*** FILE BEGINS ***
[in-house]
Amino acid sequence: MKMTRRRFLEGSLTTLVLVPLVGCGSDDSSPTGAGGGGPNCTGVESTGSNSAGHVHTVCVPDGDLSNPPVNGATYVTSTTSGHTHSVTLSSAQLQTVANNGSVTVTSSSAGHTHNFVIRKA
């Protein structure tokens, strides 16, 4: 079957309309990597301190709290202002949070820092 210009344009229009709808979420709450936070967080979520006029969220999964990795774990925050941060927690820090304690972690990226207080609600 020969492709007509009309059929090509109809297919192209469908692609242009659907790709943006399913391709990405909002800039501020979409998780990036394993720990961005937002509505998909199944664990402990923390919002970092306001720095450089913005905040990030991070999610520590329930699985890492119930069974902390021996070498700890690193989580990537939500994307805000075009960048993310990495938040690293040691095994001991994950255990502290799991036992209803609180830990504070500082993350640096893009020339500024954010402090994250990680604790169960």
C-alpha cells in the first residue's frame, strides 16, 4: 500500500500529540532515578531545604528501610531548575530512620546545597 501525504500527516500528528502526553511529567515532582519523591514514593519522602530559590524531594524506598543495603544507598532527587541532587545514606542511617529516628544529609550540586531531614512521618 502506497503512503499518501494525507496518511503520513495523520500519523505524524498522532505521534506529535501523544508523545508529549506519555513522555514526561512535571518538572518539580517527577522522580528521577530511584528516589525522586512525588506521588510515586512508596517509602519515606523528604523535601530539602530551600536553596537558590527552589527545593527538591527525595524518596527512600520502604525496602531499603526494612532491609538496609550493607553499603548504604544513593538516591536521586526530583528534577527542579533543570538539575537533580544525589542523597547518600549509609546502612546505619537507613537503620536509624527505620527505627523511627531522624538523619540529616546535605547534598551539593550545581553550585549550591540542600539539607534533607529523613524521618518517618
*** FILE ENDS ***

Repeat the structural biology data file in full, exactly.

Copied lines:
[in-house]
Amino acid sequence: MKMTRRRFLEGSLTTLVLVPLVGCGSDDSSPTGAGGGGPNCTGVESTGSNSAGHVHTVCVPDGDLSNPPVNGATYVTSTTSGHTHSVTLSSAQLQTVANNGSVTVTSSSAGHTHNFVIRKA
């Protein structure tokens, strides 16, 4: 079957309309990597301190709290202002949070820092 210009344009229009709808979420709450936070967080979520006029969220999964990795774990925050941060927690820090304690972690990226207080609600 020969492709007509009309059929090509109809297919192209469908692609242009659907790709943006399913391709990405909002800039501020979409998780990036394993720990961005937002509505998909199944664990402990923390919002970092306001720095450089913005905040990030991070999610520590329930699985890492119930069974902390021996070498700890690193989580990537939500994307805000075009960048993310990495938040690293040691095994001991994950255990502290799991036992209803609180830990504070500082993350640096893009020339500024954010402090994250990680604790169960």
C-alpha cells in the first residue's frame, strides 16, 4: 500500500500529540532515578531545604528501610531548575530512620546545597 501525504500527516500528528502526553511529567515532582519523591514514593519522602530559590524531594524506598543495603544507598532527587541532587545514606542511617529516628544529609550540586531531614512521618 502506497503512503499518501494525507496518511503520513495523520500519523505524524498522532505521534506529535501523544508523545508529549506519555513522555514526561512535571518538572518539580517527577522522580528521577530511584528516589525522586512525588506521588510515586512508596517509602519515606523528604523535601530539602530551600536553596537558590527552589527545593527538591527525595524518596527512600520502604525496602531499603526494612532491609538496609550493607553499603548504604544513593538516591536521586526530583528534577527542579533543570538539575537533580544525589542523597547518600549509609546502612546505619537507613537503620536509624527505620527505627523511627531522624538523619540529616546535605547534598551539593550545581553550585549550591540542600539539607534533607529523613524521618518517618